I ended up switching to mirrorless because I was having a tough time managing two toddlers and a 6D/50A or 135L at the same time. They would get whacked with the combo and look at me like I was trying to beat them. The smaller footprint worked for me once they got older, but when they were still real small the size of the Canon bodies/prime lens combos weren't really a factor.

It's a great time to be in the market for a camera, as there are virtually no wrong choices--just different ones.


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aezoss
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Post edited over 2 years ago by aezoss. (2 edits in all)
     
Dec 16, 2016 19:36 |  #23

dasmith232 wrote in post #18214723 (external link)
Also, there's more than just one tool for the job, because the job is constantly changing...

My 6D is sufficient 85% of the time. The other 15% is indoor sports in which it ranges from adequate to dreadful depending on the activity. Pixels on target for outdoor activities is also an issue.

If I was starting over, equivalently frugal and had infants instead of teenagers I'd seriously consider a current gen APS-C body. The 80D looks great. The D500 is state of the art and makes me wish I went Nikon. The performance gap between FF and APS-C isn't as wide as it used to be. There is good EF-S/DX glass and there is potential to make EF/FX glass go further.

Unless the OP is shallow DOF junkie or shooting in horrendous light where that stop or two of high ISO noise performance makes a difference, FF + lenses to make up the FL difference can really hit the budget in a bad way.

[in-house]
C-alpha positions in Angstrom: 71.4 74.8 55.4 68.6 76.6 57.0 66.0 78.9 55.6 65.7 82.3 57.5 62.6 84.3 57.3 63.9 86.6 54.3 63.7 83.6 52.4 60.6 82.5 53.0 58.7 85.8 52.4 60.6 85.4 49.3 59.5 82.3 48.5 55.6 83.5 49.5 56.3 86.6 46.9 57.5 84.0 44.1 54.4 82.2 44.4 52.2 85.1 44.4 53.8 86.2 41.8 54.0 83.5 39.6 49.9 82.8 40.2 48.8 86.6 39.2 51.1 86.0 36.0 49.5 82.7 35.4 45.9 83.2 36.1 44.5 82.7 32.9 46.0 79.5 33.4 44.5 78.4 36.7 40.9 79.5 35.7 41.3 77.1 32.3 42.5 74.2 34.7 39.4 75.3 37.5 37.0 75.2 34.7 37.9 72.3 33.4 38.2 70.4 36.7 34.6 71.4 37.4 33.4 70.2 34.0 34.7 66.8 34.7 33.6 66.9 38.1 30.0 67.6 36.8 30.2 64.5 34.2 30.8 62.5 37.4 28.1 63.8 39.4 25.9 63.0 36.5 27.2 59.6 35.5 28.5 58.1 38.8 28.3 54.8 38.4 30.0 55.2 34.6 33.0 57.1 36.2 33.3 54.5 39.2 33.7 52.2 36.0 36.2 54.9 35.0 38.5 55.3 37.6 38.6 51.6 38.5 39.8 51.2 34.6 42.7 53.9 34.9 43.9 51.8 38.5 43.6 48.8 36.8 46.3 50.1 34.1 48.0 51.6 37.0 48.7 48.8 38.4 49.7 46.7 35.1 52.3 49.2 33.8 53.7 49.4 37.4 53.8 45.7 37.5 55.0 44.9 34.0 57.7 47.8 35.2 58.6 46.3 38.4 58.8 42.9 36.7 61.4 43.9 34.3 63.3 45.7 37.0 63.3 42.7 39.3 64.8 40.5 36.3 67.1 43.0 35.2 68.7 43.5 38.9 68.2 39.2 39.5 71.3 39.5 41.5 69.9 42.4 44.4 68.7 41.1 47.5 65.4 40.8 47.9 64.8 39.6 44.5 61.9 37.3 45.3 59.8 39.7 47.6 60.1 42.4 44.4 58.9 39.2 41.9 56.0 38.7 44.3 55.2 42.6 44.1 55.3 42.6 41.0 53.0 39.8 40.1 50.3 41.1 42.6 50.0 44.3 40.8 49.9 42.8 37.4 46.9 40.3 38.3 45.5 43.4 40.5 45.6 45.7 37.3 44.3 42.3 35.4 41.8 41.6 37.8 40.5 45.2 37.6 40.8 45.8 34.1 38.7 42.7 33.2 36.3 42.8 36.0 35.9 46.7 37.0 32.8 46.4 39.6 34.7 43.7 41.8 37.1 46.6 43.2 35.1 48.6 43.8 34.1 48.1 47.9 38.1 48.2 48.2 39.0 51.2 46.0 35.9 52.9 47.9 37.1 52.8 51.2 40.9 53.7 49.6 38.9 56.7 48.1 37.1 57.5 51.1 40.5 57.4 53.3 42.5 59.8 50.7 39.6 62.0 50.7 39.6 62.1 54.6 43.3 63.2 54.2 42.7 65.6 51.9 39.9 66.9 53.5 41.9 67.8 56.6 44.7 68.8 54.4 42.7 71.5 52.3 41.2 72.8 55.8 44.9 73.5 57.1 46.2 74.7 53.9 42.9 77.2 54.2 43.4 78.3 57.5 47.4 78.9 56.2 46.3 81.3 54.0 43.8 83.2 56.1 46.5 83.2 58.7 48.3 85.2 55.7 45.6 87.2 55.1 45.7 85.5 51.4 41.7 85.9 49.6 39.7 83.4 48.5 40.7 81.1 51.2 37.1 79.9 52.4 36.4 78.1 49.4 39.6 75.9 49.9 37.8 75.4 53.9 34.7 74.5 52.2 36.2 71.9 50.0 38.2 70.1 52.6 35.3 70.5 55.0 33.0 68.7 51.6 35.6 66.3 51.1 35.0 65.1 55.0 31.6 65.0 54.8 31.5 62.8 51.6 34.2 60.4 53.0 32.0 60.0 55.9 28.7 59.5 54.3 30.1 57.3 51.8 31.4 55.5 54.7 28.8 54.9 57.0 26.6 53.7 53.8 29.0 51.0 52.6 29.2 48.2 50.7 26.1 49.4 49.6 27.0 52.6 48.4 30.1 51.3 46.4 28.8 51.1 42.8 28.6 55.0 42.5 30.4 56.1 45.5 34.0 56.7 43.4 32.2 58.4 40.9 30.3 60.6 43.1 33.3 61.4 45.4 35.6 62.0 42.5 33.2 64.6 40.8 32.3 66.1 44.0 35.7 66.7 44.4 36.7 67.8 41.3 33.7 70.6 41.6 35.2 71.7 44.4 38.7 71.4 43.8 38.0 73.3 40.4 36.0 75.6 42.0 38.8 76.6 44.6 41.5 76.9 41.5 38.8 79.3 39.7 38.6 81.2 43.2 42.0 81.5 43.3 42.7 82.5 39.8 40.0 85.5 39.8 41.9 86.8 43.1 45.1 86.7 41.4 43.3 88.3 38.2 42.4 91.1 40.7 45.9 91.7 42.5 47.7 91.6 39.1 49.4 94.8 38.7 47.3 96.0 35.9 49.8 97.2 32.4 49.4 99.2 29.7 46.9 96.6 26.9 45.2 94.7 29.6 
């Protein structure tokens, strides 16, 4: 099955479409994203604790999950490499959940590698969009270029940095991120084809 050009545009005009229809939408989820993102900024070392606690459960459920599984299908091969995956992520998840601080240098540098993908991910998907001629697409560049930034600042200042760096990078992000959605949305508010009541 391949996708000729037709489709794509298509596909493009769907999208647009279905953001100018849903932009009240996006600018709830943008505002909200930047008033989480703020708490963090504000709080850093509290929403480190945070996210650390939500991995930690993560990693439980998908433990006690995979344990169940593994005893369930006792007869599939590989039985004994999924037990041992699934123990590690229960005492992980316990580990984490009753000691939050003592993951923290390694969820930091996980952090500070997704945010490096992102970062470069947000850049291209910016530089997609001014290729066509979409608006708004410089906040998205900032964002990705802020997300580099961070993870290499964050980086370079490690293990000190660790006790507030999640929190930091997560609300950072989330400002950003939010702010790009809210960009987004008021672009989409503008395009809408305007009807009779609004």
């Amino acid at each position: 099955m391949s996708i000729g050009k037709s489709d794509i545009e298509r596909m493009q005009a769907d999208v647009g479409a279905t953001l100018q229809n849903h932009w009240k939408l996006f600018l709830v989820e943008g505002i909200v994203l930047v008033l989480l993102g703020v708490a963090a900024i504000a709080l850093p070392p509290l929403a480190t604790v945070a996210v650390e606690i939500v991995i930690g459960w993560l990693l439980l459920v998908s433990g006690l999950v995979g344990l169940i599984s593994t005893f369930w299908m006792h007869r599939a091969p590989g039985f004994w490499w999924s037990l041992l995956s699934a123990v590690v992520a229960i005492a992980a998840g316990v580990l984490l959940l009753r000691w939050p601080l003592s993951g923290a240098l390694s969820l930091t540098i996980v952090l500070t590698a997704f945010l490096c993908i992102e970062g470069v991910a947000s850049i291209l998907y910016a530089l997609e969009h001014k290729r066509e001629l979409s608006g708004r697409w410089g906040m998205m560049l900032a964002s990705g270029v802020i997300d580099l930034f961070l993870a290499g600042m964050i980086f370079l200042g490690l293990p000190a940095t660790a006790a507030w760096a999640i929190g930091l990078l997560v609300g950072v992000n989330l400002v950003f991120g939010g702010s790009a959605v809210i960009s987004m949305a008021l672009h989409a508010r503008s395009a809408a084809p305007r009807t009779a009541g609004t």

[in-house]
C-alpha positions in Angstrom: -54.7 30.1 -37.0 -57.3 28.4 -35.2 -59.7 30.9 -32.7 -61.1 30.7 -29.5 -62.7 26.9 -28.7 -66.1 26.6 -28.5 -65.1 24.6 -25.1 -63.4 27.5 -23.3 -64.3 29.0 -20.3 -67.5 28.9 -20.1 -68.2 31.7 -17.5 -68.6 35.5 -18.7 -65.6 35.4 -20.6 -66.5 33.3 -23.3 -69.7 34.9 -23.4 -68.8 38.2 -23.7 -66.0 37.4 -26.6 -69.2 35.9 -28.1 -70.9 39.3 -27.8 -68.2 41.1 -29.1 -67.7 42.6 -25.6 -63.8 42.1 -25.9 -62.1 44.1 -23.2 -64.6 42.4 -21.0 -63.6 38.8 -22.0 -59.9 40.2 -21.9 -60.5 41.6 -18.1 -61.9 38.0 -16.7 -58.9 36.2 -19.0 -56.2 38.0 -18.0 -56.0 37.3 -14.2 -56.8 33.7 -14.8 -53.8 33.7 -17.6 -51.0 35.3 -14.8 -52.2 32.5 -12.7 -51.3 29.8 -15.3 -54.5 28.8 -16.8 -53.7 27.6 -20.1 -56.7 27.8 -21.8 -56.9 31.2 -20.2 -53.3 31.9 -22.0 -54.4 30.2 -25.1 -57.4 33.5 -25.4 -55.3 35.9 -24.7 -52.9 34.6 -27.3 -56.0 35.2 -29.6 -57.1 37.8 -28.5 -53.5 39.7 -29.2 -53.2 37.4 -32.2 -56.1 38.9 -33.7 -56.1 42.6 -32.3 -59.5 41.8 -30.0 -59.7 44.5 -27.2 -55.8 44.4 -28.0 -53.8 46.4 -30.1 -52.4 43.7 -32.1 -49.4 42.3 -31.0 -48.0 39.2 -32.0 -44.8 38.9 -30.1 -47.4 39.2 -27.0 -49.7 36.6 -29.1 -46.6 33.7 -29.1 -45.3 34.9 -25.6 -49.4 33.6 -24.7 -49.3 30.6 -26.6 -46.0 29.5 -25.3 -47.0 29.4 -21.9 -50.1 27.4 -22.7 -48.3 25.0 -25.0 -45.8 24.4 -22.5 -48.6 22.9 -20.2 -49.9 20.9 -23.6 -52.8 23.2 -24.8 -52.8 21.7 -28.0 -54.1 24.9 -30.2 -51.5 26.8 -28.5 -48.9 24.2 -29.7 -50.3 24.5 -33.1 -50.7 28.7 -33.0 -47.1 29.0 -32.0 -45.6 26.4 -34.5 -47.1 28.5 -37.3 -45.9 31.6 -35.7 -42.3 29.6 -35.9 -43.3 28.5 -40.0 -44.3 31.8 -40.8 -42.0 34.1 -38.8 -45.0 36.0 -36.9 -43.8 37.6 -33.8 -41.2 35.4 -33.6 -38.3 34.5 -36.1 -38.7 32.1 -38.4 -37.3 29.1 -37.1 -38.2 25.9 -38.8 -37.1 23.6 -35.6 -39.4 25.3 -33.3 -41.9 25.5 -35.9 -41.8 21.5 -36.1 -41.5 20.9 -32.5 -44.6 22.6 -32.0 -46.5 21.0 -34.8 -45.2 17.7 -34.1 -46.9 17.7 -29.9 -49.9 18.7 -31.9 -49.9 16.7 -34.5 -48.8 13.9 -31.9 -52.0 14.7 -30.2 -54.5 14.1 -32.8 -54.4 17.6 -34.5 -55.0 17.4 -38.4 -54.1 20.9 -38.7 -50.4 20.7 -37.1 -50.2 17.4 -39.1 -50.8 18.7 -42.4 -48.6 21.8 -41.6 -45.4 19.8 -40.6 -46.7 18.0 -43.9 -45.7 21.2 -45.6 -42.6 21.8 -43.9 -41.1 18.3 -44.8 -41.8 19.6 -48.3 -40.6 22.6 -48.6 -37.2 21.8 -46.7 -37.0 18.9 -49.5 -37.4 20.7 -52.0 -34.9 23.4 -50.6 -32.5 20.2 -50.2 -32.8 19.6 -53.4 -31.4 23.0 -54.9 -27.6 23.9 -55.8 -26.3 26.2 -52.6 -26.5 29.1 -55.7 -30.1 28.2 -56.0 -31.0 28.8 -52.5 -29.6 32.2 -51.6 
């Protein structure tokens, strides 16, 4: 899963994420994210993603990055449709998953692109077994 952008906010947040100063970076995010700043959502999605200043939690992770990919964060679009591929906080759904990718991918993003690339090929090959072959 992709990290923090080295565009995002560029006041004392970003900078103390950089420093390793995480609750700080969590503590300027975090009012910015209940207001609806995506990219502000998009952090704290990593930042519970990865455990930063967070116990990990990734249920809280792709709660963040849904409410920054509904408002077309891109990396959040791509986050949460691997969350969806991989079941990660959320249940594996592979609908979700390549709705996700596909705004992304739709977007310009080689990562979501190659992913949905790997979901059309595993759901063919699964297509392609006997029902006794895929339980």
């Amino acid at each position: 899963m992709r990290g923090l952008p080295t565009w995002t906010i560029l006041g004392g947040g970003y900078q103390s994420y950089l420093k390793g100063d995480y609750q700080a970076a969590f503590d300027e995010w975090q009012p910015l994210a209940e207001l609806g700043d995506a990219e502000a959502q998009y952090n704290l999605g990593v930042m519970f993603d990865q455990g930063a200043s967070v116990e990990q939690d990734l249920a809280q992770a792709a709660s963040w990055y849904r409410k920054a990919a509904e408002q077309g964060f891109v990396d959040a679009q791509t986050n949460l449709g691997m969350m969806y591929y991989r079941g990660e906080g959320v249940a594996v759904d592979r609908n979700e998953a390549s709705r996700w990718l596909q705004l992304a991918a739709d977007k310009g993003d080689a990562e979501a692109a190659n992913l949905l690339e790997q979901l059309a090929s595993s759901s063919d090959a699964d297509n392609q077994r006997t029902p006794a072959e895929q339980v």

Once the OP's little one is in grade school and week nights are spent in dimly lit gyms FF would be a good option.

Malveaux does great portrait work with a 5DC, affordable glass and OCF. That's an option as well.

5D3 or D810 are good compromise bodies if FF is a must have.

Lee




  
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zacreth
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Dec 19, 2016 09:37 |  #24

I wanted to thank everyone on the comments and there's a wide variety of opinions which was what I was looking for.

I was able to borrow a MKIII from a friend and purchased so far the 24-70 2.8 since it was apparent that glass doesn't go on sale often. I have an almost 2.5 year old toddler and when I break out the camera to take pics he would often look away and care. When I used this new combo and when he saw the big front glass on 24-70 he instantly lit up which is weird and was posing quite a bit and wanted to look at each picture taken and would run back to have his picture taken again which was too funny.